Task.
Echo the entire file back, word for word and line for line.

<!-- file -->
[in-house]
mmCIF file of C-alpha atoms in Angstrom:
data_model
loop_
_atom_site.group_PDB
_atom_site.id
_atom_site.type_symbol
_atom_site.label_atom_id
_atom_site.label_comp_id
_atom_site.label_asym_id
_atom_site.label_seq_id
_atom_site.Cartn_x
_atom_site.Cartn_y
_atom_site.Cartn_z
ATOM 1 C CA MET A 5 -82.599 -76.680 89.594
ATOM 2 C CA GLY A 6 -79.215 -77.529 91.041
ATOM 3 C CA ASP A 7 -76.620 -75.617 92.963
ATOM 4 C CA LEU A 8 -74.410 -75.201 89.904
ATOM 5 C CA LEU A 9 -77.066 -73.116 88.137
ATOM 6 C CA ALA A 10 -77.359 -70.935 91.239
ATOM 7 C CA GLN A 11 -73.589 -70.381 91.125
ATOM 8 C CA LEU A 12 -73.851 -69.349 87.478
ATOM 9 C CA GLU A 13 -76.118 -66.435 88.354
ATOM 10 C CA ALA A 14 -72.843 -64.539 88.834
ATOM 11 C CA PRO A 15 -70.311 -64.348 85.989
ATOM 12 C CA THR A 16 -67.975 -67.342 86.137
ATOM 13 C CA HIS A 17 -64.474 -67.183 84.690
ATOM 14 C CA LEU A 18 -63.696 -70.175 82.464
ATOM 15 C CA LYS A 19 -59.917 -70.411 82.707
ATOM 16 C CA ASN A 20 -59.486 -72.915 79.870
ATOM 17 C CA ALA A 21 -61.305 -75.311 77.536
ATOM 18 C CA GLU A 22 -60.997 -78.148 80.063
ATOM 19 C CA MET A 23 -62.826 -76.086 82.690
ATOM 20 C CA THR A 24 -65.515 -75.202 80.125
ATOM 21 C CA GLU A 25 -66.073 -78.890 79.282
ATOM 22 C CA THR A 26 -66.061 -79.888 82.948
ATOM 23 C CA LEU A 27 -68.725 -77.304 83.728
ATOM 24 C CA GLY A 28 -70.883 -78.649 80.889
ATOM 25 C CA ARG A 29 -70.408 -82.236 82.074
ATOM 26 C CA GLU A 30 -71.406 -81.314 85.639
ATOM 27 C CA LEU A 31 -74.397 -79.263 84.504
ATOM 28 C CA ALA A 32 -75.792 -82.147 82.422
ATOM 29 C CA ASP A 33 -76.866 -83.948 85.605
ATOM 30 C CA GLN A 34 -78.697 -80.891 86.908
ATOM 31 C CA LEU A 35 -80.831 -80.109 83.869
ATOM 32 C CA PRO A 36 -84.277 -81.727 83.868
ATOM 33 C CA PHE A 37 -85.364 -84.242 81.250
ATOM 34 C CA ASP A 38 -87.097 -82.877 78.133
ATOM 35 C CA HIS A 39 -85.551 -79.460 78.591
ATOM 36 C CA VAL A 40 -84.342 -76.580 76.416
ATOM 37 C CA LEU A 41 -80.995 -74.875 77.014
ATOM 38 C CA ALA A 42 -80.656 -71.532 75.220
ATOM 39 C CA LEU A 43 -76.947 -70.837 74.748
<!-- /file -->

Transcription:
[in-house]
mmCIF file of C-alpha atoms in Angstrom:
data_model
loop_
_atom_site.group_PDB
_atom_site.id
_atom_site.type_symbol
_atom_site.label_atom_id
_atom_site.label_comp_id
_atom_site.label_asym_id
_atom_site.label_seq_id
_atom_site.Cartn_x
_atom_site.Cartn_y
_atom_site.Cartn_z
ATOM 1 C CA MET A 5 -82.599 -76.680 89.594
ATOM 2 C CA GLY A 6 -79.215 -77.529 91.041
ATOM 3 C CA ASP A 7 -76.620 -75.617 92.963
ATOM 4 C CA LEU A 8 -74.410 -75.201 89.904
ATOM 5 C CA LEU A 9 -77.066 -73.116 88.137
ATOM 6 C CA ALA A 10 -77.359 -70.935 91.239
ATOM 7 C CA GLN A 11 -73.589 -70.381 91.125
ATOM 8 C CA LEU A 12 -73.851 -69.349 87.478
ATOM 9 C CA GLU A 13 -76.118 -66.435 88.354
ATOM 10 C CA ALA A 14 -72.843 -64.539 88.834
ATOM 11 C CA PRO A 15 -70.311 -64.348 85.989
ATOM 12 C CA THR A 16 -67.975 -67.342 86.137
ATOM 13 C CA HIS A 17 -64.474 -67.183 84.690
ATOM 14 C CA LEU A 18 -63.696 -70.175 82.464
ATOM 15 C CA LYS A 19 -59.917 -70.411 82.707
ATOM 16 C CA ASN A 20 -59.486 -72.915 79.870
ATOM 17 C CA ALA A 21 -61.305 -75.311 77.536
ATOM 18 C CA GLU A 22 -60.997 -78.148 80.063
ATOM 19 C CA MET A 23 -62.826 -76.086 82.690
ATOM 20 C CA THR A 24 -65.515 -75.202 80.125
ATOM 21 C CA GLU A 25 -66.073 -78.890 79.282
ATOM 22 C CA THR A 26 -66.061 -79.888 82.948
ATOM 23 C CA LEU A 27 -68.725 -77.304 83.728
ATOM 24 C CA GLY A 28 -70.883 -78.649 80.889
ATOM 25 C CA ARG A 29 -70.408 -82.236 82.074
ATOM 26 C CA GLU A 30 -71.406 -81.314 85.639
ATOM 27 C CA LEU A 31 -74.397 -79.263 84.504
ATOM 28 C CA ALA A 32 -75.792 -82.147 82.422
ATOM 29 C CA ASP A 33 -76.866 -83.948 85.605
ATOM 30 C CA GLN A 34 -78.697 -80.891 86.908
ATOM 31 C CA LEU A 35 -80.831 -80.109 83.869
ATOM 32 C CA PRO A 36 -84.277 -81.727 83.868
ATOM 33 C CA PHE A 37 -85.364 -84.242 81.250
ATOM 34 C CA ASP A 38 -87.097 -82.877 78.133
ATOM 35 C CA HIS A 39 -85.551 -79.460 78.591
ATOM 36 C CA VAL A 40 -84.342 -76.580 76.416
ATOM 37 C CA LEU A 41 -80.995 -74.875 77.014
ATOM 38 C CA ALA A 42 -80.656 -71.532 75.220
ATOM 39 C CA LEU A 43 -76.947 -70.837 74.748